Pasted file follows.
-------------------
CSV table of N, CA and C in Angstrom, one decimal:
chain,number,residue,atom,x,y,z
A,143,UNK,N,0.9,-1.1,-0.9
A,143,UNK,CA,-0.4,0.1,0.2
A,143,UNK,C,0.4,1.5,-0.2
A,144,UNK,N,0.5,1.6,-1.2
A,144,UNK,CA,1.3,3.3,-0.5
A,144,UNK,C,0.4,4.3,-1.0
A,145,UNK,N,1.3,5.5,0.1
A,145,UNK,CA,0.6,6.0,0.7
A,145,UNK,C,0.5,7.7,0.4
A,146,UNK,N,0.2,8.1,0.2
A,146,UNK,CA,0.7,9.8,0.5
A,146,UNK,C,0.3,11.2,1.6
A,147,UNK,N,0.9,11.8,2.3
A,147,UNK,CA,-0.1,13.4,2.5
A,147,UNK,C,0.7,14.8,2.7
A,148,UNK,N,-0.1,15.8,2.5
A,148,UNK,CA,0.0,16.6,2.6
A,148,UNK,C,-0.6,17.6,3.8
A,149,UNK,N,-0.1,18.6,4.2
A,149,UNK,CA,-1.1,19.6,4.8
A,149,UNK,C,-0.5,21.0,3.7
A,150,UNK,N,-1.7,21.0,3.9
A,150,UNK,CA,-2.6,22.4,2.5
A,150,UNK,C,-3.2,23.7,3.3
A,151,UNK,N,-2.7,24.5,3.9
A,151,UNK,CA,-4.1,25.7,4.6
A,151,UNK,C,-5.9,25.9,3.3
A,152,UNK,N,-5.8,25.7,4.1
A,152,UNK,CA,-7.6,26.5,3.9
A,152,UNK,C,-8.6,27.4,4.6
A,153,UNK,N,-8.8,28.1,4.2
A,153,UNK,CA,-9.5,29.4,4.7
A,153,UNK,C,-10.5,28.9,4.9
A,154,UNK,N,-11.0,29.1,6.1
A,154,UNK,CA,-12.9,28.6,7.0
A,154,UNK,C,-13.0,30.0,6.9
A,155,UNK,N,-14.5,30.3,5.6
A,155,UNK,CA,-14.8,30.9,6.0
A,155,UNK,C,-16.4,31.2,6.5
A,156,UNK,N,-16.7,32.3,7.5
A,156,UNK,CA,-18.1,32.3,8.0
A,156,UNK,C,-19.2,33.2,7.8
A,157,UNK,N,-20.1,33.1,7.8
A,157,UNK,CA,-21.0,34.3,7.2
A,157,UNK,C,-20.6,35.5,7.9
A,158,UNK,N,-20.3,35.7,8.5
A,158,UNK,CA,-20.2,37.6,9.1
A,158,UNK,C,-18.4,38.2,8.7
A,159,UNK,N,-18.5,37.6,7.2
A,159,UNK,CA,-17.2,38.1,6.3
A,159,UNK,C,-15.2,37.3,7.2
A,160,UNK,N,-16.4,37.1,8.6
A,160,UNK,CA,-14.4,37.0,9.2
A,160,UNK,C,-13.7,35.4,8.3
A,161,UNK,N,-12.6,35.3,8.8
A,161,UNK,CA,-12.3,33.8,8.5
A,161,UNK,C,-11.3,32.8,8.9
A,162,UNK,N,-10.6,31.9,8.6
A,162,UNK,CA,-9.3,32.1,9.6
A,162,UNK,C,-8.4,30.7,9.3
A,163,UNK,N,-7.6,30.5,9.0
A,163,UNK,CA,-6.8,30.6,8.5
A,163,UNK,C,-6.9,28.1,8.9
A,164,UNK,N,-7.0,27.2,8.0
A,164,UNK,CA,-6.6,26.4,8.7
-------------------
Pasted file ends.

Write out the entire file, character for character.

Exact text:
CSV table of N, CA and C in Angstrom, one decimal:
chain,number,residue,atom,x,y,z
A,143,UNK,N,0.9,-1.1,-0.9
A,143,UNK,CA,-0.4,0.1,0.2
A,143,UNK,C,0.4,1.5,-0.2
A,144,UNK,N,0.5,1.6,-1.2
A,144,UNK,CA,1.3,3.3,-0.5
A,144,UNK,C,0.4,4.3,-1.0
A,145,UNK,N,1.3,5.5,0.1
A,145,UNK,CA,0.6,6.0,0.7
A,145,UNK,C,0.5,7.7,0.4
A,146,UNK,N,0.2,8.1,0.2
A,146,UNK,CA,0.7,9.8,0.5
A,146,UNK,C,0.3,11.2,1.6
A,147,UNK,N,0.9,11.8,2.3
A,147,UNK,CA,-0.1,13.4,2.5
A,147,UNK,C,0.7,14.8,2.7
A,148,UNK,N,-0.1,15.8,2.5
A,148,UNK,CA,0.0,16.6,2.6
A,148,UNK,C,-0.6,17.6,3.8
A,149,UNK,N,-0.1,18.6,4.2
A,149,UNK,CA,-1.1,19.6,4.8
A,149,UNK,C,-0.5,21.0,3.7
A,150,UNK,N,-1.7,21.0,3.9
A,150,UNK,CA,-2.6,22.4,2.5
A,150,UNK,C,-3.2,23.7,3.3
A,151,UNK,N,-2.7,24.5,3.9
A,151,UNK,CA,-4.1,25.7,4.6
A,151,UNK,C,-5.9,25.9,3.3
A,152,UNK,N,-5.8,25.7,4.1
A,152,UNK,CA,-7.6,26.5,3.9
A,152,UNK,C,-8.6,27.4,4.6
A,153,UNK,N,-8.8,28.1,4.2
A,153,UNK,CA,-9.5,29.4,4.7
A,153,UNK,C,-10.5,28.9,4.9
A,154,UNK,N,-11.0,29.1,6.1
A,154,UNK,CA,-12.9,28.6,7.0
A,154,UNK,C,-13.0,30.0,6.9
A,155,UNK,N,-14.5,30.3,5.6
A,155,UNK,CA,-14.8,30.9,6.0
A,155,UNK,C,-16.4,31.2,6.5
A,156,UNK,N,-16.7,32.3,7.5
A,156,UNK,CA,-18.1,32.3,8.0
A,156,UNK,C,-19.2,33.2,7.8
A,157,UNK,N,-20.1,33.1,7.8
A,157,UNK,CA,-21.0,34.3,7.2
A,157,UNK,C,-20.6,35.5,7.9
A,158,UNK,N,-20.3,35.7,8.5
A,158,UNK,CA,-20.2,37.6,9.1
A,158,UNK,C,-18.4,38.2,8.7
A,159,UNK,N,-18.5,37.6,7.2
A,159,UNK,CA,-17.2,38.1,6.3
A,159,UNK,C,-15.2,37.3,7.2
A,160,UNK,N,-16.4,37.1,8.6
A,160,UNK,CA,-14.4,37.0,9.2
A,160,UNK,C,-13.7,35.4,8.3
A,161,UNK,N,-12.6,35.3,8.8
A,161,UNK,CA,-12.3,33.8,8.5
A,161,UNK,C,-11.3,32.8,8.9
A,162,UNK,N,-10.6,31.9,8.6
A,162,UNK,CA,-9.3,32.1,9.6
A,162,UNK,C,-8.4,30.7,9.3
A,163,UNK,N,-7.6,30.5,9.0
A,163,UNK,CA,-6.8,30.6,8.5
A,163,UNK,C,-6.9,28.1,8.9
A,164,UNK,N,-7.0,27.2,8.0
A,164,UNK,CA,-6.6,26.4,8.7